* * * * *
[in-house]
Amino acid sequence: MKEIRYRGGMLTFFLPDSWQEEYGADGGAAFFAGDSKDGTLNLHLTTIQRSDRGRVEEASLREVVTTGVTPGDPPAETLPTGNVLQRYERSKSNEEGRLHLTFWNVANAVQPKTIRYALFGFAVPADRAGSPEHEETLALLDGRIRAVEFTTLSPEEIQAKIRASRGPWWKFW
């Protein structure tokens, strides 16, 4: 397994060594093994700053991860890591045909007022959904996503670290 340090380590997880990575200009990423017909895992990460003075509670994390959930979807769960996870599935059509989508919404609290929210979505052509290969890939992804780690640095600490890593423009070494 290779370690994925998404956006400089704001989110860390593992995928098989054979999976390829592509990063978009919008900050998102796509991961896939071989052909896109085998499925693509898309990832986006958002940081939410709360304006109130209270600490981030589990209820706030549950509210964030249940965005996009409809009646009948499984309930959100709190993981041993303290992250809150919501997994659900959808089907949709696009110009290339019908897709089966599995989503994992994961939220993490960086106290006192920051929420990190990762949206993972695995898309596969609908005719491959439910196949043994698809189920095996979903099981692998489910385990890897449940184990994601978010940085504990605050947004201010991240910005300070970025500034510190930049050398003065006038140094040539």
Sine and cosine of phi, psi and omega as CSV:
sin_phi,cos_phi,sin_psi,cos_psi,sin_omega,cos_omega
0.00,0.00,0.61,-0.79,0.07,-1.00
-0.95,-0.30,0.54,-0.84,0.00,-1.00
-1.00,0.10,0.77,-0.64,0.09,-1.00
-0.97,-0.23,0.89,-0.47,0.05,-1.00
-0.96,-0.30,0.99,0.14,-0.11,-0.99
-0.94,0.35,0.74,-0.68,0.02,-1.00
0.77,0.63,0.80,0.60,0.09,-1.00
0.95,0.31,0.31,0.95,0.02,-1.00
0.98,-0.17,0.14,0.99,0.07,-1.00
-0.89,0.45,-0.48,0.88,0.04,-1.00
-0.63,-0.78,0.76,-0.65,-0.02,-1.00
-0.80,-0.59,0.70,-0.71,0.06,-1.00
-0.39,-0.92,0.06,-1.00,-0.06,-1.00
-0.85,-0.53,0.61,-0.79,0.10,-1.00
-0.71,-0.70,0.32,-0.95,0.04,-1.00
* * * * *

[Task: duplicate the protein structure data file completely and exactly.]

[in-house]
Amino acid sequence: MKEIRYRGGMLTFFLPDSWQEEYGADGGAAFFAGDSKDGTLNLHLTTIQRSDRGRVEEASLREVVTTGVTPGDPPAETLPTGNVLQRYERSKSNEEGRLHLTFWNVANAVQPKTIRYALFGFAVPADRAGSPEHEETLALLDGRIRAVEFTTLSPEEIQAKIRASRGPWWKFW
């Protein structure tokens, strides 16, 4: 397994060594093994700053991860890591045909007022959904996503670290 340090380590997880990575200009990423017909895992990460003075509670994390959930979807769960996870599935059509989508919404609290929210979505052509290969890939992804780690640095600490890593423009070494 290779370690994925998404956006400089704001989110860390593992995928098989054979999976390829592509990063978009919008900050998102796509991961896939071989052909896109085998499925693509898309990832986006958002940081939410709360304006109130209270600490981030589990209820706030549950509210964030249940965005996009409809009646009948499984309930959100709190993981041993303290992250809150919501997994659900959808089907949709696009110009290339019908897709089966599995989503994992994961939220993490960086106290006192920051929420990190990762949206993972695995898309596969609908005719491959439910196949043994698809189920095996979903099981692998489910385990890897449940184990994601978010940085504990605050947004201010991240910005300070970025500034510190930049050398003065006038140094040539």
Sine and cosine of phi, psi and omega as CSV:
sin_phi,cos_phi,sin_psi,cos_psi,sin_omega,cos_omega
0.00,0.00,0.61,-0.79,0.07,-1.00
-0.95,-0.30,0.54,-0.84,0.00,-1.00
-1.00,0.10,0.77,-0.64,0.09,-1.00
-0.97,-0.23,0.89,-0.47,0.05,-1.00
-0.96,-0.30,0.99,0.14,-0.11,-0.99
-0.94,0.35,0.74,-0.68,0.02,-1.00
0.77,0.63,0.80,0.60,0.09,-1.00
0.95,0.31,0.31,0.95,0.02,-1.00
0.98,-0.17,0.14,0.99,0.07,-1.00
-0.89,0.45,-0.48,0.88,0.04,-1.00
-0.63,-0.78,0.76,-0.65,-0.02,-1.00
-0.80,-0.59,0.70,-0.71,0.06,-1.00
-0.39,-0.92,0.06,-1.00,-0.06,-1.00
-0.85,-0.53,0.61,-0.79,0.10,-1.00
-0.71,-0.70,0.32,-0.95,0.04,-1.00